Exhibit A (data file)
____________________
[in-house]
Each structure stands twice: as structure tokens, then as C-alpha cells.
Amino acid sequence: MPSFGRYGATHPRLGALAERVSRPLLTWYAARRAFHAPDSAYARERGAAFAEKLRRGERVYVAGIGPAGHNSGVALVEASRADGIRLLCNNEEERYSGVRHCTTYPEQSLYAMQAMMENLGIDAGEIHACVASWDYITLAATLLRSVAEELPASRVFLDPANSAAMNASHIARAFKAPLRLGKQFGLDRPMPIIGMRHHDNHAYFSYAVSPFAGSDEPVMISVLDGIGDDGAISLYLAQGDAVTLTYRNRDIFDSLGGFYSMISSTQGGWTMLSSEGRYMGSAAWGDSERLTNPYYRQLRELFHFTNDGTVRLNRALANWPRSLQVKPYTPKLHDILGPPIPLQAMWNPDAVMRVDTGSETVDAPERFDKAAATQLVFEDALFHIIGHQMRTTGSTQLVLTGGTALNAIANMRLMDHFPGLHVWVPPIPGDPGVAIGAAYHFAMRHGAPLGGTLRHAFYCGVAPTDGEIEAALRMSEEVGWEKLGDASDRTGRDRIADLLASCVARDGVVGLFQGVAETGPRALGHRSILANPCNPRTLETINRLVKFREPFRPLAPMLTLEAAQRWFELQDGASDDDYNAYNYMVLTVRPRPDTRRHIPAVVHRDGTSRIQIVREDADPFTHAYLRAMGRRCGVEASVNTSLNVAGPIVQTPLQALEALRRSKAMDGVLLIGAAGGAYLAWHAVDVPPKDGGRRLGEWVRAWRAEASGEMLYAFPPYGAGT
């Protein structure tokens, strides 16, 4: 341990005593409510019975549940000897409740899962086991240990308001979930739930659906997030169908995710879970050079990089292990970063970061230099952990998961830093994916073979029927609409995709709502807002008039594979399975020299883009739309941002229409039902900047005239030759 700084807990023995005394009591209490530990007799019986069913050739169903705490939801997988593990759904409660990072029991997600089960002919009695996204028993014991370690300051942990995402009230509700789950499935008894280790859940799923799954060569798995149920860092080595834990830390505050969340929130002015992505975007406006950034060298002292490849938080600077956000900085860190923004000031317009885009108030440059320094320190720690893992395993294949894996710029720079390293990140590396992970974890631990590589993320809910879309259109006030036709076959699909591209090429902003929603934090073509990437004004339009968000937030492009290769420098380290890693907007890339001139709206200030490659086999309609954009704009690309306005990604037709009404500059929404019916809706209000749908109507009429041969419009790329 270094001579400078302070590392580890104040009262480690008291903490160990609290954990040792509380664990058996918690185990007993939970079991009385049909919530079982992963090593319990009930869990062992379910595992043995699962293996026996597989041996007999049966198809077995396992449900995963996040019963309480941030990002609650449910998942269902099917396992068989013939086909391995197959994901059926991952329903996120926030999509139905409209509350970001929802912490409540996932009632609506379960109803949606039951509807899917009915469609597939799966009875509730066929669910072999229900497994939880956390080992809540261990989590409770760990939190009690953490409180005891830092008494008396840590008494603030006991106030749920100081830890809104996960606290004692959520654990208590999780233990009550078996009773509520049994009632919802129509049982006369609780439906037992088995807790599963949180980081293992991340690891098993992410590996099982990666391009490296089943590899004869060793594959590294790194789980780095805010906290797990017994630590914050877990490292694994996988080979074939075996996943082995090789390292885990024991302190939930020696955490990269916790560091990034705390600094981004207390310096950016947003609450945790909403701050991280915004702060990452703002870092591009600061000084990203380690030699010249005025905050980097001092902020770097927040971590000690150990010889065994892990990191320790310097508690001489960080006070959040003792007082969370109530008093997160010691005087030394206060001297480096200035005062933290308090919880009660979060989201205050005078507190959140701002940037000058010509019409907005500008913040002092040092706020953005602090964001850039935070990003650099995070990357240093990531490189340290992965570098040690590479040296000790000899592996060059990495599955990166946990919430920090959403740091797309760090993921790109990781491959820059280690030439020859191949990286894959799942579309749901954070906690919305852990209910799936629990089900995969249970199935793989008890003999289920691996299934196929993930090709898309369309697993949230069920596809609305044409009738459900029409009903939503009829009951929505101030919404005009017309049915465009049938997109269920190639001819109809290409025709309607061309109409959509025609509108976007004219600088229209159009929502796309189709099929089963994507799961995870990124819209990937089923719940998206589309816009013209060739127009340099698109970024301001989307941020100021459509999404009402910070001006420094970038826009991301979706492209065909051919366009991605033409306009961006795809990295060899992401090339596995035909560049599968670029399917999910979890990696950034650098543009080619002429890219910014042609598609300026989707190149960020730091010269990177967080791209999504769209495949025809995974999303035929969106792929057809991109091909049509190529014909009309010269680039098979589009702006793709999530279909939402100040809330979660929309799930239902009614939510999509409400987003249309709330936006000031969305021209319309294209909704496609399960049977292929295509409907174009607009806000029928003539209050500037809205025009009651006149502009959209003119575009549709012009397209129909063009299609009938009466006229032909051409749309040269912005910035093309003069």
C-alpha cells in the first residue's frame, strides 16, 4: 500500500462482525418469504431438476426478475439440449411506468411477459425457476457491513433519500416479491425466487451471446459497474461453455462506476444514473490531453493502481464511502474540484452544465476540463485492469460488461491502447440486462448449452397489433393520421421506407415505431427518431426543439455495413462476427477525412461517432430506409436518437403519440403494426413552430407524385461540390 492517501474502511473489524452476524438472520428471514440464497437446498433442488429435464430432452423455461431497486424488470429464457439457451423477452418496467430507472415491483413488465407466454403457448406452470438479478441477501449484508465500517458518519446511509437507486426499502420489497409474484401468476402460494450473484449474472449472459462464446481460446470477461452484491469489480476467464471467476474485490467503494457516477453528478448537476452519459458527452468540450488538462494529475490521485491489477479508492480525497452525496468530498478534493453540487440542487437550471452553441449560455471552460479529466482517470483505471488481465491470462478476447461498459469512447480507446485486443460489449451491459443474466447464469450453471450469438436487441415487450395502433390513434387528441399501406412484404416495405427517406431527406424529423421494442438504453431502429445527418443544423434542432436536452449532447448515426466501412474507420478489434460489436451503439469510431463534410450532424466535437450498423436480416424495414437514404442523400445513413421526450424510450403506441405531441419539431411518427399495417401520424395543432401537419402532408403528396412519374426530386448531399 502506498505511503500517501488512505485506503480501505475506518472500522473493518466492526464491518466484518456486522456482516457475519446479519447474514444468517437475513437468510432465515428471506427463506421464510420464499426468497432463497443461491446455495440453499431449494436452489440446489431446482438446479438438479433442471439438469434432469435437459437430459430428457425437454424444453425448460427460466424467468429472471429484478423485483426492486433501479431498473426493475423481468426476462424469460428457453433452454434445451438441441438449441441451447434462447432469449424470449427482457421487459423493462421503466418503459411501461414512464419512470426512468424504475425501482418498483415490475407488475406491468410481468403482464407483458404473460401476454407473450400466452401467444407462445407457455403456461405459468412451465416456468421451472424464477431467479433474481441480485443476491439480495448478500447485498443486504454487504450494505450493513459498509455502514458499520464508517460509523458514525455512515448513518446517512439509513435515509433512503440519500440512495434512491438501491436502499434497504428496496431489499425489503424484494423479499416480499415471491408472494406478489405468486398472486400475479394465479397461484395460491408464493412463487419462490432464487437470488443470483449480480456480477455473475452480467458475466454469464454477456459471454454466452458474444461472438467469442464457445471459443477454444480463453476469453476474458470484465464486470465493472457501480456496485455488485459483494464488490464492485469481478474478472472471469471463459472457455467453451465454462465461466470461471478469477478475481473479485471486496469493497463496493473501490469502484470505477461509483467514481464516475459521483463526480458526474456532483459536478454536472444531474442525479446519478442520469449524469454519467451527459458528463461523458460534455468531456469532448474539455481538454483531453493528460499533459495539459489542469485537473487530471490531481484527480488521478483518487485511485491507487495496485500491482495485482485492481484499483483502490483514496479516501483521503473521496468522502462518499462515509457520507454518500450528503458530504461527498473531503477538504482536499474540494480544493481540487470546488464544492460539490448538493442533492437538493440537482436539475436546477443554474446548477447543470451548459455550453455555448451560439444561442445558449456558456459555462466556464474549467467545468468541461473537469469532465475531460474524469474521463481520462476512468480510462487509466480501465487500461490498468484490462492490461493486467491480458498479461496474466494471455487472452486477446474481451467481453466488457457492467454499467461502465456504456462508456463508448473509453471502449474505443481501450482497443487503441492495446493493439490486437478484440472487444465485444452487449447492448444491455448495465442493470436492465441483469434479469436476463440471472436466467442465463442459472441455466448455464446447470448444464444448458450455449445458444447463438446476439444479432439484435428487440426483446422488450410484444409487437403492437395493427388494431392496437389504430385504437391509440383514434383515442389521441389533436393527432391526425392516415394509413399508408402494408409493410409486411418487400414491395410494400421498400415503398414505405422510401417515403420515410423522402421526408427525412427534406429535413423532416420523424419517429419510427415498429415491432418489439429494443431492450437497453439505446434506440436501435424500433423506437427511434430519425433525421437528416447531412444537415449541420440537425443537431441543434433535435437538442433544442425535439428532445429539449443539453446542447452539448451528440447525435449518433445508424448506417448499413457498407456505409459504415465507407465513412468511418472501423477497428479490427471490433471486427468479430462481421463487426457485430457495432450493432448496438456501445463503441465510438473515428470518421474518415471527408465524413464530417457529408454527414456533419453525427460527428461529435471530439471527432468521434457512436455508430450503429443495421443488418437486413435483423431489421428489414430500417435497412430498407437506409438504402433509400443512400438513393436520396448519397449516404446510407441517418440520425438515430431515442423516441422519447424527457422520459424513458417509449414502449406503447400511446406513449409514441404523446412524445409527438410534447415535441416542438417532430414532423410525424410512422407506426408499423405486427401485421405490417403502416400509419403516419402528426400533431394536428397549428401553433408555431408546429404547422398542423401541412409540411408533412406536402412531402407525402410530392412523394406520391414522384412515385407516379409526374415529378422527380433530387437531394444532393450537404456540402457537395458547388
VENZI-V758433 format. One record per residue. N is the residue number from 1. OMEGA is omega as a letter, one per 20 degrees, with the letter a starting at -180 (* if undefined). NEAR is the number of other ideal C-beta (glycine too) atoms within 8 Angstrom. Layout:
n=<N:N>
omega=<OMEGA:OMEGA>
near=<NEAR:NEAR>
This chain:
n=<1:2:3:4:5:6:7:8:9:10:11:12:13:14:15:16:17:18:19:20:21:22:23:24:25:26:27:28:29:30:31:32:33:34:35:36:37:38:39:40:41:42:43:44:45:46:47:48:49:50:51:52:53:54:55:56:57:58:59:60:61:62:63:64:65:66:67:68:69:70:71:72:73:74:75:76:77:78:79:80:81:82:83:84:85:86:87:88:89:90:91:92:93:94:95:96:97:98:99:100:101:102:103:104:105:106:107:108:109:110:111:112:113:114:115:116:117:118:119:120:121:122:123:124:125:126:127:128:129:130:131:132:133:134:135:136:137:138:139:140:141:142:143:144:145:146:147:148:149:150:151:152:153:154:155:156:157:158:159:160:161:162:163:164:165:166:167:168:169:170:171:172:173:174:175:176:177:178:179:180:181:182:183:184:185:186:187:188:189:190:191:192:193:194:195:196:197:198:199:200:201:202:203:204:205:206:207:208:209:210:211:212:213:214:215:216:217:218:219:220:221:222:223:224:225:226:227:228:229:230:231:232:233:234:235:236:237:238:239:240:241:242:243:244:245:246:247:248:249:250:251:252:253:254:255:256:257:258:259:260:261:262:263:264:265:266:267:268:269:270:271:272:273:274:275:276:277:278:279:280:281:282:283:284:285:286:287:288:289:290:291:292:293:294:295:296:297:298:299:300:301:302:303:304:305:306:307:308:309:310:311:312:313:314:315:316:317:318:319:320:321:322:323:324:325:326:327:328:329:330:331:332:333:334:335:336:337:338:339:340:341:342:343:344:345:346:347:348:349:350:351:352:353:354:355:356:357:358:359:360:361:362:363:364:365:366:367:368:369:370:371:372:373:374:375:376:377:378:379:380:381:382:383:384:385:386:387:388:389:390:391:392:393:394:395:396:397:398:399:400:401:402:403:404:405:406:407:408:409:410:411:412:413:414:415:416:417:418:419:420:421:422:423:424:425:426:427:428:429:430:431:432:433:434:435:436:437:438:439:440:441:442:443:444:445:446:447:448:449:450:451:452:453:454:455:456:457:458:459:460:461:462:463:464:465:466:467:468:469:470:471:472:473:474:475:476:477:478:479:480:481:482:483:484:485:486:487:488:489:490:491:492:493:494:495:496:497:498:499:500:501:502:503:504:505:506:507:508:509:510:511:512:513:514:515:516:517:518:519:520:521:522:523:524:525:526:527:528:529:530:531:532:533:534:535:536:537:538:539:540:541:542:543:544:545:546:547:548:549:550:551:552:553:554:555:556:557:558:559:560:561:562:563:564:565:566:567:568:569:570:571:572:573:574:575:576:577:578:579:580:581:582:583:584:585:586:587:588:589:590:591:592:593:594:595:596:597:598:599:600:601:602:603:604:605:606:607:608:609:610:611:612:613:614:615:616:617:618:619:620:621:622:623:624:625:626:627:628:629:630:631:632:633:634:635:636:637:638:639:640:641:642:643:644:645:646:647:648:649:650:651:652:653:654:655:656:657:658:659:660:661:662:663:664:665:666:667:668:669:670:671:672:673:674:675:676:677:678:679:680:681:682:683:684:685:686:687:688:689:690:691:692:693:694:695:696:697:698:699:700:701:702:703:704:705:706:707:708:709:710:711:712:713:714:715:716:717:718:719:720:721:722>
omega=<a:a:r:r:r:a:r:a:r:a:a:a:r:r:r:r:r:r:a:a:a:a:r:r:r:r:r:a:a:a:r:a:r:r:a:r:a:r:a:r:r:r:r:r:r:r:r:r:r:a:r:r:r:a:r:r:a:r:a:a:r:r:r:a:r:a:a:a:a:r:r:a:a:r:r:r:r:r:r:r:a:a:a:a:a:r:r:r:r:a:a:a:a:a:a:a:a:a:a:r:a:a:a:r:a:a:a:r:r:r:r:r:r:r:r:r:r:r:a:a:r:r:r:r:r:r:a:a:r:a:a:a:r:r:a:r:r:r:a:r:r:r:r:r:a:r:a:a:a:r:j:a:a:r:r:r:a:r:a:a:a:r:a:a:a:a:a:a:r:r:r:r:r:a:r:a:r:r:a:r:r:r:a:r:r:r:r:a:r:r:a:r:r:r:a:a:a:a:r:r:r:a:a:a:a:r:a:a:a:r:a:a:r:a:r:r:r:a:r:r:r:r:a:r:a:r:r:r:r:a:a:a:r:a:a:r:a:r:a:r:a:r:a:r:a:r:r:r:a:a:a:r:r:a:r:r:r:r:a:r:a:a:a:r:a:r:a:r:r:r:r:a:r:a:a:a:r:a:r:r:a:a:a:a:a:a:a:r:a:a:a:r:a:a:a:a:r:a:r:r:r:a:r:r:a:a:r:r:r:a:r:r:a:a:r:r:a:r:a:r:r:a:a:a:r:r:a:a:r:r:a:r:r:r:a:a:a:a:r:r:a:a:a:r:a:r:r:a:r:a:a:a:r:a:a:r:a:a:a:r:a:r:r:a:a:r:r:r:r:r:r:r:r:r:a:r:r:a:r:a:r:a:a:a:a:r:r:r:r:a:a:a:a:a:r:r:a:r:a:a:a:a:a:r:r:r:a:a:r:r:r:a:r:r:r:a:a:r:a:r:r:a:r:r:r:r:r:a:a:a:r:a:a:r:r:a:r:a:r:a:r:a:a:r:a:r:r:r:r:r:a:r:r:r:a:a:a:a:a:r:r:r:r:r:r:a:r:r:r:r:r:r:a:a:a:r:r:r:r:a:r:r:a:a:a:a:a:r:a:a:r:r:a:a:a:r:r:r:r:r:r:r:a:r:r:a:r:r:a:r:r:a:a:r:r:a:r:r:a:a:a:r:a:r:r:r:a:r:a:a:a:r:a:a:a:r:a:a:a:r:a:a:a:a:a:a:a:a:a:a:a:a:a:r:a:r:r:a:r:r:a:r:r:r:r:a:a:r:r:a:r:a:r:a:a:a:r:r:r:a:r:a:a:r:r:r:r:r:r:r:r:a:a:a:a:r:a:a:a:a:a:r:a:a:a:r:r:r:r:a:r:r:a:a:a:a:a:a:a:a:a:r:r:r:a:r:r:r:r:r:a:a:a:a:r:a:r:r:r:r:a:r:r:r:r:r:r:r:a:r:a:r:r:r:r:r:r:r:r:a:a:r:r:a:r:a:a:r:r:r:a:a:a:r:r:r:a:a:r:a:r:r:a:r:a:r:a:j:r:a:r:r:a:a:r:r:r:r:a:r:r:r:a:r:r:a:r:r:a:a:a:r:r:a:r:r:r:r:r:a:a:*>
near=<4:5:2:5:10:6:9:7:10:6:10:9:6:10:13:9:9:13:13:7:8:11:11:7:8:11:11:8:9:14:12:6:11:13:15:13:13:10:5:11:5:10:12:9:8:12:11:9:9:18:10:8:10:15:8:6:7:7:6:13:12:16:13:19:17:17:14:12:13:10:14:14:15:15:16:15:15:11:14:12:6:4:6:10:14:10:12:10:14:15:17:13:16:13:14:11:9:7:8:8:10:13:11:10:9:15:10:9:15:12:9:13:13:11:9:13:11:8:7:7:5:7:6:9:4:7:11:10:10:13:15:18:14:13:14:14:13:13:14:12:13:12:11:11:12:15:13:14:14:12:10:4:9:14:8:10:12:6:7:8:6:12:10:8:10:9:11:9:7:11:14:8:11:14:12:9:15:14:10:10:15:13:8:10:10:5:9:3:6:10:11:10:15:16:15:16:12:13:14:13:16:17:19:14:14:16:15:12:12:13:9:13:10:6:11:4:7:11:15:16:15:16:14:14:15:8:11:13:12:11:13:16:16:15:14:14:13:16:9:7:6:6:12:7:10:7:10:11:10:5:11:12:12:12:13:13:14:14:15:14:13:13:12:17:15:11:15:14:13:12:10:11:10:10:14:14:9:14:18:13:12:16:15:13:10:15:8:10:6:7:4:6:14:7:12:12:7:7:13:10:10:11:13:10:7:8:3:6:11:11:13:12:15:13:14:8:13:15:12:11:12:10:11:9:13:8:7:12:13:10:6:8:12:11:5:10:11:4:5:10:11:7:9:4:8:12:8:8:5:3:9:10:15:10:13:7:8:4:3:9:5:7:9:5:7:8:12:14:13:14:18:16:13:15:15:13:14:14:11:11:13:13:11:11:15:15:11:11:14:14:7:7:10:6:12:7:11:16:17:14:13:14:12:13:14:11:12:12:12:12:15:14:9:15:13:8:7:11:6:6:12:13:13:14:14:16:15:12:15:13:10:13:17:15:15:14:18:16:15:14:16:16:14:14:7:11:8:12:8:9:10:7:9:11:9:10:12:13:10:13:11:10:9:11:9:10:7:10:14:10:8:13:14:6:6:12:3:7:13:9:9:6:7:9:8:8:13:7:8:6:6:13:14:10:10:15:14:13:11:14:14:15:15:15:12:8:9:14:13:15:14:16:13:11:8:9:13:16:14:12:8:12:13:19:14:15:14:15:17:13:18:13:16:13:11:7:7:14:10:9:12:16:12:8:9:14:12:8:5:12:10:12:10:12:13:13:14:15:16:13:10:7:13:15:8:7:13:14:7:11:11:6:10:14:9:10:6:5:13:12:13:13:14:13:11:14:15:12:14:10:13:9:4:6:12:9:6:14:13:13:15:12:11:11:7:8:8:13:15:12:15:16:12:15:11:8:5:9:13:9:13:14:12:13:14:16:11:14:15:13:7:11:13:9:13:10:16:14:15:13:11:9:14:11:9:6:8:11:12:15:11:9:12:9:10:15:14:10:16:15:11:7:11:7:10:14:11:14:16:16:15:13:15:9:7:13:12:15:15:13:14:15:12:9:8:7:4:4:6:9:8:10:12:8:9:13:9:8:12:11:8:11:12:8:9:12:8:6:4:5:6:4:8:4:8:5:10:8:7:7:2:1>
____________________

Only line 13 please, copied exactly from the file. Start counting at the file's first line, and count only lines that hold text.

near=<4:5:2:5:10:6:9:7:10:6:10:9:6:10:13:9:9:13:13:7:8:11:11:7:8:11:11:8:9:14:12:6:11:13:15:13:13:10:5:11:5:10:12:9:8:12:11:9:9:18:10:8:10:15:8:6:7:7:6:13:12:16:13:19:17:17:14:12:13:10:14:14:15:15:16:15:15:11:14:12:6:4:6:10:14:10:12:10:14:15:17:13:16:13:14:11:9:7:8:8:10:13:11:10:9:15:10:9:15:12:9:13:13:11:9:13:11:8:7:7:5:7:6:9:4:7:11:10:10:13:15:18:14:13:14:14:13:13:14:12:13:12:11:11:12:15:13:14:14:12:10:4:9:14:8:10:12:6:7:8:6:12:10:8:10:9:11:9:7:11:14:8:11:14:12:9:15:14:10:10:15:13:8:10:10:5:9:3:6:10:11:10:15:16:15:16:12:13:14:13:16:17:19:14:14:16:15:12:12:13:9:13:10:6:11:4:7:11:15:16:15:16:14:14:15:8:11:13:12:11:13:16:16:15:14:14:13:16:9:7:6:6:12:7:10:7:10:11:10:5:11:12:12:12:13:13:14:14:15:14:13:13:12:17:15:11:15:14:13:12:10:11:10:10:14:14:9:14:18:13:12:16:15:13:10:15:8:10:6:7:4:6:14:7:12:12:7:7:13:10:10:11:13:10:7:8:3:6:11:11:13:12:15:13:14:8:13:15:12:11:12:10:11:9:13:8:7:12:13:10:6:8:12:11:5:10:11:4:5:10:11:7:9:4:8:12:8:8:5:3:9:10:15:10:13:7:8:4:3:9:5:7:9:5:7:8:12:14:13:14:18:16:13:15:15:13:14:14:11:11:13:13:11:11:15:15:11:11:14:14:7:7:10:6:12:7:11:16:17:14:13:14:12:13:14:11:12:12:12:12:15:14:9:15:13:8:7:11:6:6:12:13:13:14:14:16:15:12:15:13:10:13:17:15:15:14:18:16:15:14:16:16:14:14:7:11:8:12:8:9:10:7:9:11:9:10:12:13:10:13:11:10:9:11:9:10:7:10:14:10:8:13:14:6:6:12:3:7:13:9:9:6:7:9:8:8:13:7:8:6:6:13:14:10:10:15:14:13:11:14:14:15:15:15:12:8:9:14:13:15:14:16:13:11:8:9:13:16:14:12:8:12:13:19:14:15:14:15:17:13:18:13:16:13:11:7:7:14:10:9:12:16:12:8:9:14:12:8:5:12:10:12:10:12:13:13:14:15:16:13:10:7:13:15:8:7:13:14:7:11:11:6:10:14:9:10:6:5:13:12:13:13:14:13:11:14:15:12:14:10:13:9:4:6:12:9:6:14:13:13:15:12:11:11:7:8:8:13:15:12:15:16:12:15:11:8:5:9:13:9:13:14:12:13:14:16:11:14:15:13:7:11:13:9:13:10:16:14:15:13:11:9:14:11:9:6:8:11:12:15:11:9:12:9:10:15:14:10:16:15:11:7:11:7:10:14:11:14:16:16:15:13:15:9:7:13:12:15:15:13:14:15:12:9:8:7:4:4:6:9:8:10:12:8:9:13:9:8:12:11:8:11:12:8:9:12:8:6:4:5:6:4:8:4:8:5:10:8:7:7:2:1>